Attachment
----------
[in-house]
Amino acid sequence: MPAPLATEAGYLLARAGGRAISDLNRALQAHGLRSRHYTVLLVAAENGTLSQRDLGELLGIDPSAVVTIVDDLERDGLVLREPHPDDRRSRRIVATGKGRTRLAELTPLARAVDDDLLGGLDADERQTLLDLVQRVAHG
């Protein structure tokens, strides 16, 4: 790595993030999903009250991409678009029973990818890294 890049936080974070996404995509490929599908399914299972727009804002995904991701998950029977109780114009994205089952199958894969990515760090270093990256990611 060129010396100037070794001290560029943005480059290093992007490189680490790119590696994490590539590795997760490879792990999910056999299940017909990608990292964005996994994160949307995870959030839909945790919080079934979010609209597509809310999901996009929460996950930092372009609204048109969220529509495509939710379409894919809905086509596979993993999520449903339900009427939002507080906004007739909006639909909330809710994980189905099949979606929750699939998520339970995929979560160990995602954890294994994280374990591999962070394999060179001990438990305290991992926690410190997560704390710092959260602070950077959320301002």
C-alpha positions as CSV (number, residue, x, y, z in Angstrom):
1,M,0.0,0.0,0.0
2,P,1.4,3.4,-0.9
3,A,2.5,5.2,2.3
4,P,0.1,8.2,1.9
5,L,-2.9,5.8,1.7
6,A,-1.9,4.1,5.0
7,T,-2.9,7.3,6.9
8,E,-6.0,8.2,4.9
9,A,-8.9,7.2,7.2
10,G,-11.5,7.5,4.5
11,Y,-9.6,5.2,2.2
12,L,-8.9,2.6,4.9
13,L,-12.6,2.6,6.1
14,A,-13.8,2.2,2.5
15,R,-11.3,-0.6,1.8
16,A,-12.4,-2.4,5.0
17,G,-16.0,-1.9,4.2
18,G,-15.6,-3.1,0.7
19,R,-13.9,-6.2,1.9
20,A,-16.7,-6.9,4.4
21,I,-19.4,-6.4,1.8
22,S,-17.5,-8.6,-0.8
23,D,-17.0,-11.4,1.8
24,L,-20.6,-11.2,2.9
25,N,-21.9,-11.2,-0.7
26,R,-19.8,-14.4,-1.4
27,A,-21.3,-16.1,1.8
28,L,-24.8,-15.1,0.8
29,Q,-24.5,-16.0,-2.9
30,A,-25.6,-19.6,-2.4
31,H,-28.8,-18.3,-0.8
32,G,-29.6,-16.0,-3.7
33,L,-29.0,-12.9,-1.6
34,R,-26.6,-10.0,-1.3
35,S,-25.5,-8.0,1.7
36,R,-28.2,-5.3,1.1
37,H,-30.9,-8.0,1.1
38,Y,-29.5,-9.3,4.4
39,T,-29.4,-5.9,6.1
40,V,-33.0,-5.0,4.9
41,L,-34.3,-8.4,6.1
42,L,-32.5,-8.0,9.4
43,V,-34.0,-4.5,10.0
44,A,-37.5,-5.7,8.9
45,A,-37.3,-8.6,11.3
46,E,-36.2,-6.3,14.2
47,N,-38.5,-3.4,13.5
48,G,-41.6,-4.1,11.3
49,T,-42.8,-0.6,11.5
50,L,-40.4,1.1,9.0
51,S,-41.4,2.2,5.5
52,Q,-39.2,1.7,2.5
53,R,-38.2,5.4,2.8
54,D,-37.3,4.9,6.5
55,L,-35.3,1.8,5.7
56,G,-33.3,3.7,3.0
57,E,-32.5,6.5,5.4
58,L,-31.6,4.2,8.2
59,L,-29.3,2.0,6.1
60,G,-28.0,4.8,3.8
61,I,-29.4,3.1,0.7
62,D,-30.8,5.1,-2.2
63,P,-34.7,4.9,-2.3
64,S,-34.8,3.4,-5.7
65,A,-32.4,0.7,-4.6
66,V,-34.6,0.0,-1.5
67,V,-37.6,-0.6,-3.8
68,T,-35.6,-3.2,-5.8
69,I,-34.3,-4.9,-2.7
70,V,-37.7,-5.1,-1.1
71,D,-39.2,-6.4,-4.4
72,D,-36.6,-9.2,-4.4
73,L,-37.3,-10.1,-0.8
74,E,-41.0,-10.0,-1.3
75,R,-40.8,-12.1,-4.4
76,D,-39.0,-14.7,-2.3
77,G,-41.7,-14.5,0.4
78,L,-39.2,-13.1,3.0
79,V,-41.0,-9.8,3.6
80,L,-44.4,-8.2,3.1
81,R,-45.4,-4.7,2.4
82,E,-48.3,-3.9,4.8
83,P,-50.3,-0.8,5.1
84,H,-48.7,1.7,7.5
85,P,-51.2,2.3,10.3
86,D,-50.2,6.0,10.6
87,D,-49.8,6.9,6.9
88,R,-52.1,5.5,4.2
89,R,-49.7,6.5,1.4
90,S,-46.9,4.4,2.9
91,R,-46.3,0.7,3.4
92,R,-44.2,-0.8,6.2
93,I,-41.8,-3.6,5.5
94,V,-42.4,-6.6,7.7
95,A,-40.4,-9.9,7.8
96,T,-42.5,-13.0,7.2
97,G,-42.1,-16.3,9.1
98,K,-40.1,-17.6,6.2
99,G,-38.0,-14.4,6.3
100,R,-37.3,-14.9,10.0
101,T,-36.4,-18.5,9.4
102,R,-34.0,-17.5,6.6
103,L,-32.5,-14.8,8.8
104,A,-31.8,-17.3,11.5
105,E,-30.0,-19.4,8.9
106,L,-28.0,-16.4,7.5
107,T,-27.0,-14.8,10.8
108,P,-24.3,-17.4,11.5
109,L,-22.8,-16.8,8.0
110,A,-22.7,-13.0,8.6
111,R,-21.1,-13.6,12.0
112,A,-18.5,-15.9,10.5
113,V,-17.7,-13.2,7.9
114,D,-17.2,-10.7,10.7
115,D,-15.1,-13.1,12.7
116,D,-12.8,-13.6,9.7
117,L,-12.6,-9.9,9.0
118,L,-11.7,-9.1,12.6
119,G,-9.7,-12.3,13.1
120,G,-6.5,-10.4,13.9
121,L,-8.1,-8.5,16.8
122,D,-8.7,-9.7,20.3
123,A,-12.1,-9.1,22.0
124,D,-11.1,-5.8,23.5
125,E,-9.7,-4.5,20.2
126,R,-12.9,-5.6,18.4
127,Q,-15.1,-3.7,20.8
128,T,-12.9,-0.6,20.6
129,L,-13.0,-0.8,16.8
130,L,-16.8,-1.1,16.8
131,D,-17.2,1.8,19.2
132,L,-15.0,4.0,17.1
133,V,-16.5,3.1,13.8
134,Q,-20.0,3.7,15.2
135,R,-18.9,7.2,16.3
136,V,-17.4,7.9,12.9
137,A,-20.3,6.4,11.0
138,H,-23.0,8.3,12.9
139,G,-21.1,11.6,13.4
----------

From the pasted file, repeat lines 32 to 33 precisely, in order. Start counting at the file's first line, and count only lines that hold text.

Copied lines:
28,L,-24.8,-15.1,0.8
29,Q,-24.5,-16.0,-2.9